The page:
“Self-Portrait (Inn of the Dawn Horse),” ca. 1937–38, The Pierre and Maria-Gaetana Matisse Collection, 2002 The Metropolitan Museum of Art © 2016 Estate of Leonora Carrington/Artists Rights Society (ARS), New York
In a movement dominated by male artists, Surrealist Leonora Carrington embraced independence to ensure her place in history as more than a muse
By Lynn Peril
At the heart of the oil painting Self-Portrait (Inn of the Dawn Horse) is a young woman dressed in pants, a jacket, and Victorian boots. Seated on a chair with similarly booted feet, she reaches out to a hyena with milk-swollen teats. A rocking horse hangs on the wall, while outside the window a live horse runs away. Despite the odd surroundings, the woman’s gaze is direct and challenging. She’s so modern looking she could easily be sitting across from you on the subway—but this painting was made in 1937, by the Surrealist artist Leonora Carrington.The work is a tour-de-force by a 20-year-old artist declaring her arrival on the art scene, as well as her independence from social expectations. Dreamy, spooky, and populated with mystical creatures, the painting is pure Carrington.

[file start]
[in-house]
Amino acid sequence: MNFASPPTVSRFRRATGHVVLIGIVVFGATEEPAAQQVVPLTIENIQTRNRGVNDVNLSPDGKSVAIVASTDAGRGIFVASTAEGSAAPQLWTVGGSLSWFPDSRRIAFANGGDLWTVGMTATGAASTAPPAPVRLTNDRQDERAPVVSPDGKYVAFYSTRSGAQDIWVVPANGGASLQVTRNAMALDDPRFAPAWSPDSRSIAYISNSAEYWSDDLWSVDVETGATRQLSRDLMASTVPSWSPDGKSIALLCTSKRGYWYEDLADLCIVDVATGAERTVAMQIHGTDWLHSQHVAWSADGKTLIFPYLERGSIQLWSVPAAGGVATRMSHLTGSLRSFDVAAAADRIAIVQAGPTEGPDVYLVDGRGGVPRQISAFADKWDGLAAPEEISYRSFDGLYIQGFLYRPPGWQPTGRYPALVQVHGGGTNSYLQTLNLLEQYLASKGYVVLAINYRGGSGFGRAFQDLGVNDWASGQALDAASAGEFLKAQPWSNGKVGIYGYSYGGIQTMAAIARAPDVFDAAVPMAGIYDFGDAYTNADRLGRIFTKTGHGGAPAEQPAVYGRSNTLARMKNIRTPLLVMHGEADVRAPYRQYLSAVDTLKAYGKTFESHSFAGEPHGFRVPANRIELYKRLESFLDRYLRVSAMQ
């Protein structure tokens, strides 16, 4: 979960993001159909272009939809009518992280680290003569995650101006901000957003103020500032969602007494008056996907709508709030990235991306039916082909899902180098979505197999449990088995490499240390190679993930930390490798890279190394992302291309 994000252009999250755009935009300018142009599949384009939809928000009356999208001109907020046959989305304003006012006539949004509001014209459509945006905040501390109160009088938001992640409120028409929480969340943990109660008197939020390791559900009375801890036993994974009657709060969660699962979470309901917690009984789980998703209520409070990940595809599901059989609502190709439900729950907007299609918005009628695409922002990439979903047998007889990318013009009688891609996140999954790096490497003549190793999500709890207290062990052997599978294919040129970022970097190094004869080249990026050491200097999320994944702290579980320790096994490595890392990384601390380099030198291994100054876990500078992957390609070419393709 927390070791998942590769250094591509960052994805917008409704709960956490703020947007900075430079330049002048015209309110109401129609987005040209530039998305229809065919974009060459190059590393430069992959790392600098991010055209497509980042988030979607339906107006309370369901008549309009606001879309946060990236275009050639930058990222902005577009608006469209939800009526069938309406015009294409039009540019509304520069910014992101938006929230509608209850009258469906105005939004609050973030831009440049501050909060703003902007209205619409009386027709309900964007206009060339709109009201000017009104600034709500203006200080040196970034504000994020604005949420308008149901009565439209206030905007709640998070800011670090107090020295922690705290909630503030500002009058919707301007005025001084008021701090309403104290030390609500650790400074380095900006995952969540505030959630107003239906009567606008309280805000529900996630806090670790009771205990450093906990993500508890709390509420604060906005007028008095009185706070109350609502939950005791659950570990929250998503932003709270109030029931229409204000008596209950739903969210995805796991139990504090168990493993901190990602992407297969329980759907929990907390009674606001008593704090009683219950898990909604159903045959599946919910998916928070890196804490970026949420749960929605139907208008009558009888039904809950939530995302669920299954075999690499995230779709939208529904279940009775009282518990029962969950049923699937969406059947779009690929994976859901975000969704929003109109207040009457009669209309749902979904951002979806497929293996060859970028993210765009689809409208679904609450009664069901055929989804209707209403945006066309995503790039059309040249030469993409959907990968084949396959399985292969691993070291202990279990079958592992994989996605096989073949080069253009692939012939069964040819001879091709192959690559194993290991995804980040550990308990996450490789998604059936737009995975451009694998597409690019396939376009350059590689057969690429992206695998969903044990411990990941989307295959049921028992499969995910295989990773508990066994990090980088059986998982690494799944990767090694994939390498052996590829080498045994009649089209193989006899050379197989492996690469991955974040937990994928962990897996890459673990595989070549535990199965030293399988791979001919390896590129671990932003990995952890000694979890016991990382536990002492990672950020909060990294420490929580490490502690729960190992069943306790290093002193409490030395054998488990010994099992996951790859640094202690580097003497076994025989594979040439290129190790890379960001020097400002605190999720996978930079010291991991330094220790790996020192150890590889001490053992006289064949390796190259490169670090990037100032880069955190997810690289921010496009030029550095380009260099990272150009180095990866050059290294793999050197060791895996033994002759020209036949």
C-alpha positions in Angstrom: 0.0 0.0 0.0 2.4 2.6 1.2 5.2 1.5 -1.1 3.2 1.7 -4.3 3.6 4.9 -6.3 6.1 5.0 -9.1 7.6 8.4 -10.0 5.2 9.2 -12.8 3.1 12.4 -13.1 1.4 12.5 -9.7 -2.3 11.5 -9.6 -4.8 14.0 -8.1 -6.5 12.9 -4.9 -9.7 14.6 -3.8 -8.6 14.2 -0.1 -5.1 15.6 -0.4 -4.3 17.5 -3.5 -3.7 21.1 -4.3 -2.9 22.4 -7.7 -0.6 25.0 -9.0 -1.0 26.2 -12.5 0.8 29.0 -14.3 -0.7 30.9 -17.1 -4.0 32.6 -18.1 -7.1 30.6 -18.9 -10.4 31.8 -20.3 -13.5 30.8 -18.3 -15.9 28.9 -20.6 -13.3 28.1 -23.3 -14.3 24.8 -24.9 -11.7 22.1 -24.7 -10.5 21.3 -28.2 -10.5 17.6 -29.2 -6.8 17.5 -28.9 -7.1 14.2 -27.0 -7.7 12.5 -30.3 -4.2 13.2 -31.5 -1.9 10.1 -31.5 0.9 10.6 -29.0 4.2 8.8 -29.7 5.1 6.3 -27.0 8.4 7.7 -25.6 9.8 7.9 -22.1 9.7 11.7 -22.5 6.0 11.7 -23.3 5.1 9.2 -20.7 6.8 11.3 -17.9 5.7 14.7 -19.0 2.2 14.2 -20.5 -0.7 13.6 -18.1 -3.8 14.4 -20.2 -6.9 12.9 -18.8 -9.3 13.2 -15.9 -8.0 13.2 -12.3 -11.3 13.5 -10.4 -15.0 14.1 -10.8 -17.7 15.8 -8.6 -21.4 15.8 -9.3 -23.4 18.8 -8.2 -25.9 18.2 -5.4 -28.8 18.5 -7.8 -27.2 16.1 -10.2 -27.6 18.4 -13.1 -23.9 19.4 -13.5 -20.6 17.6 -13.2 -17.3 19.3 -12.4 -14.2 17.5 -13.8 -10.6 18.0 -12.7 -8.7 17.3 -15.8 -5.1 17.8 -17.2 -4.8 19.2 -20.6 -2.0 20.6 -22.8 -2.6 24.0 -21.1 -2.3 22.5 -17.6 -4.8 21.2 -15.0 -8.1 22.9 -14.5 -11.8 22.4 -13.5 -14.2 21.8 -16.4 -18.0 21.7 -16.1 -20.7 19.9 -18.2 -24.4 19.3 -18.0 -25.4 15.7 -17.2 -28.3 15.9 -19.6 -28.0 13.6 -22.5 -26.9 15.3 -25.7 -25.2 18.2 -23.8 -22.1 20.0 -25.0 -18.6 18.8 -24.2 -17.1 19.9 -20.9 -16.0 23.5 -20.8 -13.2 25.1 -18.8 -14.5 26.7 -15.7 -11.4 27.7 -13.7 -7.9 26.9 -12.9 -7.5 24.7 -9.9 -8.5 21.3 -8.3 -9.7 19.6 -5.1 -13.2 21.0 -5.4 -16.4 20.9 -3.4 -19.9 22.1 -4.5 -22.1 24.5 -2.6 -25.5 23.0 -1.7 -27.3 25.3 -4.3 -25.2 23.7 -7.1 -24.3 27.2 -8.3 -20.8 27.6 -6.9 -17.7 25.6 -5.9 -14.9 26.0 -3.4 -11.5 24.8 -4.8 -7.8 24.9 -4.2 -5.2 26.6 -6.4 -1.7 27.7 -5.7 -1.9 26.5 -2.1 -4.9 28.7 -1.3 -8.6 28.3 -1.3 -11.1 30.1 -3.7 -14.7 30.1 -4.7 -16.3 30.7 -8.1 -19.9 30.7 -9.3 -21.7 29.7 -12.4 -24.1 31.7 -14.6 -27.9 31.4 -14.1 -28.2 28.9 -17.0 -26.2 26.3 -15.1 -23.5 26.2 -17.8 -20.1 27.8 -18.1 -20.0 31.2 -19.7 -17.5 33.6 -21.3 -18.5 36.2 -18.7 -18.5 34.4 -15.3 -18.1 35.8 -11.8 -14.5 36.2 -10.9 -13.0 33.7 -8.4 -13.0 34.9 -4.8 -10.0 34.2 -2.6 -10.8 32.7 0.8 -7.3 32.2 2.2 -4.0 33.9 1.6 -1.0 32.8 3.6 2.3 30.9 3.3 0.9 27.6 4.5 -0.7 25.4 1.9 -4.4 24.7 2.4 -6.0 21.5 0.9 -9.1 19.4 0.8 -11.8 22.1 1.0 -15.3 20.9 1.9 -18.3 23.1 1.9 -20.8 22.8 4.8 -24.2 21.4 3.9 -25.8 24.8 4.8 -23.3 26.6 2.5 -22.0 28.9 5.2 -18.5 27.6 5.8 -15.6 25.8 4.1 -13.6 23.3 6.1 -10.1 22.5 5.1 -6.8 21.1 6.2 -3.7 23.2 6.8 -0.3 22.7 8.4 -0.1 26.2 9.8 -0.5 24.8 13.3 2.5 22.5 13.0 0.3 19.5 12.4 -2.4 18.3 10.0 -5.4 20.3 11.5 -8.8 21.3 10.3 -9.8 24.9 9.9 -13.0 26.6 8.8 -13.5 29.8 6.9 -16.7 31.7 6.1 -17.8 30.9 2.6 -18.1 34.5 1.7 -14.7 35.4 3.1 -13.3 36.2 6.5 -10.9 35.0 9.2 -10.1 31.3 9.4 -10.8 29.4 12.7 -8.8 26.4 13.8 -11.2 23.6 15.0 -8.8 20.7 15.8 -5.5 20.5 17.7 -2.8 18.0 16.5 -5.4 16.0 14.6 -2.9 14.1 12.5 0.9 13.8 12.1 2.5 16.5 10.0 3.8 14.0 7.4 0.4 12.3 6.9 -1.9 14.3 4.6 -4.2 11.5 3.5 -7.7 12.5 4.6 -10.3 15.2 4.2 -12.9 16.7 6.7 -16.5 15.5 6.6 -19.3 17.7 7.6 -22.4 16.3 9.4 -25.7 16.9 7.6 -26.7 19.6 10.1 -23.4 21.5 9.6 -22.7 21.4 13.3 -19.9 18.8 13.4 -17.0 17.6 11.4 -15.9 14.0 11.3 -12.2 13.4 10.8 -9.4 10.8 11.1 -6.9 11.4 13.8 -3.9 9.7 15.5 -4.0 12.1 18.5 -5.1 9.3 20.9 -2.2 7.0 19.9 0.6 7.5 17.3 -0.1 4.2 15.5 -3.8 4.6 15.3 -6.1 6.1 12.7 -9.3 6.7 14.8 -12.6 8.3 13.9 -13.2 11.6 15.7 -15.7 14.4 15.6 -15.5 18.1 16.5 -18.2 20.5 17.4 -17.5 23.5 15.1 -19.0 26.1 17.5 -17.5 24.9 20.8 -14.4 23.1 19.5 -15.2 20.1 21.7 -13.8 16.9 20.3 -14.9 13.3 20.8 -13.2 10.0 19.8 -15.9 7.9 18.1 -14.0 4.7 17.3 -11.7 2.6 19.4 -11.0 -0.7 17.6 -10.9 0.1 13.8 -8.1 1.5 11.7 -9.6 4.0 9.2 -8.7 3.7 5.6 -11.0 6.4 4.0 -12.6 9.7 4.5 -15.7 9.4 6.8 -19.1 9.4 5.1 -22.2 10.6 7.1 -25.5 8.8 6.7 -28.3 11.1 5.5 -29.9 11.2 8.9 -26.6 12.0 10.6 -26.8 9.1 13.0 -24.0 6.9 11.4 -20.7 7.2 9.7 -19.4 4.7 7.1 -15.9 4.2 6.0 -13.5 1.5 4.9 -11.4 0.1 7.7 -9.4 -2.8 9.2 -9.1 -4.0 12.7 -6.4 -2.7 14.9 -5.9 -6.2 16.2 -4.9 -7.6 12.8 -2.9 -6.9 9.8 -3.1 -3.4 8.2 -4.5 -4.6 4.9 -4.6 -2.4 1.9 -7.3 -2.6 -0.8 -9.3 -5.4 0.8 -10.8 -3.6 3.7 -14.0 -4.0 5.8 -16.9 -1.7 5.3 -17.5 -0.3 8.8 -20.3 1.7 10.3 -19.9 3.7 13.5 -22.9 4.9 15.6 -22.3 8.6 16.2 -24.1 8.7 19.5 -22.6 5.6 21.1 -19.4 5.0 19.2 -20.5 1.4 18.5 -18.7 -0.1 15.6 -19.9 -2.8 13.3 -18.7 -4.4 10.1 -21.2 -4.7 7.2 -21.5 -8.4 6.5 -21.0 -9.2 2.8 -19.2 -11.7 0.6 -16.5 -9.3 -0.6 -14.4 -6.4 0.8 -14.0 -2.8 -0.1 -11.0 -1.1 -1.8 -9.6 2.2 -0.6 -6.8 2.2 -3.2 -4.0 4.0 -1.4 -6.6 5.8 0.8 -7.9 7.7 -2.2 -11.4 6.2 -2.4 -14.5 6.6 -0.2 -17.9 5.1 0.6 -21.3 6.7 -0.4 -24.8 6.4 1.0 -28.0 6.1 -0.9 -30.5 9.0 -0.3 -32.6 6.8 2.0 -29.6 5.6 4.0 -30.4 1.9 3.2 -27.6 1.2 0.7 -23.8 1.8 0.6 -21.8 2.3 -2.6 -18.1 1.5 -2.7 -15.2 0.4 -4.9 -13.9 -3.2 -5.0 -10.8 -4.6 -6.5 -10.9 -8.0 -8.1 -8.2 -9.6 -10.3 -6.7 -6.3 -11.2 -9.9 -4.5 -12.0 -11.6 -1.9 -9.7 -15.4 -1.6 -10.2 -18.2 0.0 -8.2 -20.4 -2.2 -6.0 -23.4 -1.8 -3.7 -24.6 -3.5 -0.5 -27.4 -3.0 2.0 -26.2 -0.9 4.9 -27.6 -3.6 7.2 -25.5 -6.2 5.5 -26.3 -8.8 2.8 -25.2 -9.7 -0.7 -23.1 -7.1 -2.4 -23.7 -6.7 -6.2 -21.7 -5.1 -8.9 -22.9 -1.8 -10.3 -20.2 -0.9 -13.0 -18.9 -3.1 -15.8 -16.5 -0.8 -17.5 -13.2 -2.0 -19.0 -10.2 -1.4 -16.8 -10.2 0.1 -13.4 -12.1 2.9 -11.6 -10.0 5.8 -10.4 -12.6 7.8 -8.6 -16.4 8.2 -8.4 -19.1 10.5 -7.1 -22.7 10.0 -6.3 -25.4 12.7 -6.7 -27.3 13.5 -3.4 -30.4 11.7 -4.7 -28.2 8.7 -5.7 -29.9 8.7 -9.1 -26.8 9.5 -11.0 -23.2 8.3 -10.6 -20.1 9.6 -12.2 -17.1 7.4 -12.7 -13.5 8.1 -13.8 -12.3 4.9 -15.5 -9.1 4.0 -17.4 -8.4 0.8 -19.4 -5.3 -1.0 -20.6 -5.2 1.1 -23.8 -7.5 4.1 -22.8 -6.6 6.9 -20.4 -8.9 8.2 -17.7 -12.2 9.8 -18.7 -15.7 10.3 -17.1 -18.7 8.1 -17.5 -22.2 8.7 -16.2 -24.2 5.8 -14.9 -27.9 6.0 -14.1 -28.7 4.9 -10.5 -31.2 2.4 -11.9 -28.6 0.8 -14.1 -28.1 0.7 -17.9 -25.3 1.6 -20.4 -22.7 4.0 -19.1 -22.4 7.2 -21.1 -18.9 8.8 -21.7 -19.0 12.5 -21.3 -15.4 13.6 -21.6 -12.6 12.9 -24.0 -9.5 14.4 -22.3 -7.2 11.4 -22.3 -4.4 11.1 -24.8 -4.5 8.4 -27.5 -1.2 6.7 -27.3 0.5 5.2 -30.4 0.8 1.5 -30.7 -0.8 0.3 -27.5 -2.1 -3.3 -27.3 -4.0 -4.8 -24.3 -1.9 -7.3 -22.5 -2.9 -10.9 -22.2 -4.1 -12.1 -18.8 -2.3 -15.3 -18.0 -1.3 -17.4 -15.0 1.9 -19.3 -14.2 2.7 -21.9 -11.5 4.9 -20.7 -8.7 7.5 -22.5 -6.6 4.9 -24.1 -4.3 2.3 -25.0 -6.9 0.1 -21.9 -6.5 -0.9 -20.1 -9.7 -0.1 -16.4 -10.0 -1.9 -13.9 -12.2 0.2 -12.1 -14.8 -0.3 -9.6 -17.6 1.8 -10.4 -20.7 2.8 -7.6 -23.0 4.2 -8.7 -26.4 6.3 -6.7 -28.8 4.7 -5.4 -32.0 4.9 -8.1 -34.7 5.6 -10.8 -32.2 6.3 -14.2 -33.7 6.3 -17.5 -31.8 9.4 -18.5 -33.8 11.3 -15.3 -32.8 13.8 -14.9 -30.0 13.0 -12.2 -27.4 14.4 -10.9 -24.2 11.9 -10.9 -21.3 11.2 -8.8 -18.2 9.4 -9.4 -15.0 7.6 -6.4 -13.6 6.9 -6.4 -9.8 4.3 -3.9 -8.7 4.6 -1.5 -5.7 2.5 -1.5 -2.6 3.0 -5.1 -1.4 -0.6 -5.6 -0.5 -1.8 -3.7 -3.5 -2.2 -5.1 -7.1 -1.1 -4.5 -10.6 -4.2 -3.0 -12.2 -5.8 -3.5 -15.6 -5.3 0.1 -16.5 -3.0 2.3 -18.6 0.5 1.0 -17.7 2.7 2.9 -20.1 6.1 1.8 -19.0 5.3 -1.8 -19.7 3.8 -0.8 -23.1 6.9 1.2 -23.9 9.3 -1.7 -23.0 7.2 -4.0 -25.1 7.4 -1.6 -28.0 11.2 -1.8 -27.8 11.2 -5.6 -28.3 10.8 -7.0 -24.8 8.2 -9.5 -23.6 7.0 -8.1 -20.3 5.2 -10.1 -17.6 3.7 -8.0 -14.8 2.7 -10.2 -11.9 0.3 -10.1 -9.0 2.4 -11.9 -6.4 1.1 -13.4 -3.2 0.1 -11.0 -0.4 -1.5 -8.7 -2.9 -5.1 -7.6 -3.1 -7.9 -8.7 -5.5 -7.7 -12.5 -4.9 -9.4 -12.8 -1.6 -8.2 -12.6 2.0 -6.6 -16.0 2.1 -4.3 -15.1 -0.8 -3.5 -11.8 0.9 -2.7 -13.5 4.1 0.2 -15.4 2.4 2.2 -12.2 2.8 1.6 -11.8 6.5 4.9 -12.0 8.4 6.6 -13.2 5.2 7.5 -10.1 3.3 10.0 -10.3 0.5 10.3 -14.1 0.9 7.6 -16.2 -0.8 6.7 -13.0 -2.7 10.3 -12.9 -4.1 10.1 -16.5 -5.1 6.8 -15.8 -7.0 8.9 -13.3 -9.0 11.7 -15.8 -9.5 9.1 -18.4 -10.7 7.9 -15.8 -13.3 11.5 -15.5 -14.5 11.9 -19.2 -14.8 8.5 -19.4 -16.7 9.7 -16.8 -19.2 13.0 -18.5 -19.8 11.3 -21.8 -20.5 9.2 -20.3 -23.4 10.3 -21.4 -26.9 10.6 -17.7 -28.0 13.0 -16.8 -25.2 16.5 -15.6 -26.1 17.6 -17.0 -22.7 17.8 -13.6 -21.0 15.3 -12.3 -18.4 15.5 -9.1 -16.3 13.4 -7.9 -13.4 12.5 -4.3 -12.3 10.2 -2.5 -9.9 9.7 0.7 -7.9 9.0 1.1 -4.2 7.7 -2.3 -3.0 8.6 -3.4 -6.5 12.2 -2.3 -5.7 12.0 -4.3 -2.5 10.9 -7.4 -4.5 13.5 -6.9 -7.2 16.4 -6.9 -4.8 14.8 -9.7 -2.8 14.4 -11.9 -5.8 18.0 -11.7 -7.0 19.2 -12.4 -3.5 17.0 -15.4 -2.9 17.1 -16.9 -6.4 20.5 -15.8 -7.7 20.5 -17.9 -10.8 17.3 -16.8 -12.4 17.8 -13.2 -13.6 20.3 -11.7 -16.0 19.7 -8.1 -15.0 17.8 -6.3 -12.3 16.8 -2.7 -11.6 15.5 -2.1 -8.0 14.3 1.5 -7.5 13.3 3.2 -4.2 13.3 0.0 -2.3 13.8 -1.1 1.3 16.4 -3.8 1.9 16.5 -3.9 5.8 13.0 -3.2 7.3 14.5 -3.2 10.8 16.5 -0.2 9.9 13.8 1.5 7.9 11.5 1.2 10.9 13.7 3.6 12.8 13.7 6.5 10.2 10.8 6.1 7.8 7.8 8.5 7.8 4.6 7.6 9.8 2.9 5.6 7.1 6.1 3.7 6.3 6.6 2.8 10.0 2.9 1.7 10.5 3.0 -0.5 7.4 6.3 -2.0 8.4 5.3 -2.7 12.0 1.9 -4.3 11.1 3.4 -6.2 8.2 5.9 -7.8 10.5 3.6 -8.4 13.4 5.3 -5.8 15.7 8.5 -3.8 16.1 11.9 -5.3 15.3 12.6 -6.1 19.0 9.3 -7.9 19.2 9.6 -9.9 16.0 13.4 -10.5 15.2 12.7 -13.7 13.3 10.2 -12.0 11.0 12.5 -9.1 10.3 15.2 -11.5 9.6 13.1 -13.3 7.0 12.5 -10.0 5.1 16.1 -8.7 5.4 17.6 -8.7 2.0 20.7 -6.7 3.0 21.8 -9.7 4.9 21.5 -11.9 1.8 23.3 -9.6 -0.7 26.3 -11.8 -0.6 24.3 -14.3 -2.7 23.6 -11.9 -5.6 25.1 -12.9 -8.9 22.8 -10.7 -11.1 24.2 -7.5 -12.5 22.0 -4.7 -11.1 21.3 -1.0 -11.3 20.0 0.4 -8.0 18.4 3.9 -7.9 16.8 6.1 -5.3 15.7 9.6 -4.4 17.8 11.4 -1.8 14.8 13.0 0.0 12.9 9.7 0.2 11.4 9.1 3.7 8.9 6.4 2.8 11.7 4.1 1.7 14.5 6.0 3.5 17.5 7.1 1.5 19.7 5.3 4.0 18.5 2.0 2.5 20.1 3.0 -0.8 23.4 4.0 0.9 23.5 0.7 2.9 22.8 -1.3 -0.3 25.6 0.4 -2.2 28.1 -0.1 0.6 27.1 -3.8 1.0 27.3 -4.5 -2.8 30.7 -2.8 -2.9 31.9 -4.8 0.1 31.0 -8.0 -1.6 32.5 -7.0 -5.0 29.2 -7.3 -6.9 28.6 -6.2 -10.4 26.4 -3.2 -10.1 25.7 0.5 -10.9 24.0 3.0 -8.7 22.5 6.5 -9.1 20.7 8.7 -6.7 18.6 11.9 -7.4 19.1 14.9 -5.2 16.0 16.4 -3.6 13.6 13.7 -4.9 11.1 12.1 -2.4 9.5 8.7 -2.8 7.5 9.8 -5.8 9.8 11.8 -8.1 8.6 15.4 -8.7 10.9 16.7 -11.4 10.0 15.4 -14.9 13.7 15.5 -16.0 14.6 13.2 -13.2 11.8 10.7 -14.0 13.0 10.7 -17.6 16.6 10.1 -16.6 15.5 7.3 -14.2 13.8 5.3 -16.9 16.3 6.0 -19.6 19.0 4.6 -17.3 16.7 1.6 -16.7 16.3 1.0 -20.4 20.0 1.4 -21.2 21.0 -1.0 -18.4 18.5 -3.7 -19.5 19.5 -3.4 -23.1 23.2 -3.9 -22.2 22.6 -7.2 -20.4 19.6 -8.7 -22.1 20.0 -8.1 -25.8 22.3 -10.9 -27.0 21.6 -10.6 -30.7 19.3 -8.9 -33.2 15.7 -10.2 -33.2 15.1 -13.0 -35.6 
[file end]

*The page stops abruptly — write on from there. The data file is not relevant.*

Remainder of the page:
Carrington was a free spirit who railed against every role she was supposed to conform to, from the bourgeois behavior of her family to the sexist expectations of her fellow Surrealists. She was kicked out of schools, partied in Paris with Max Ernst and Pablo Picasso, and escaped both the Nazis and a mental institution, all before age 24. Perhaps most impressively, she wrote, painted, and sculpted throughout her life, creating mystic work that made an indelible mark on a genre that art history has lead us to believe was defined by men.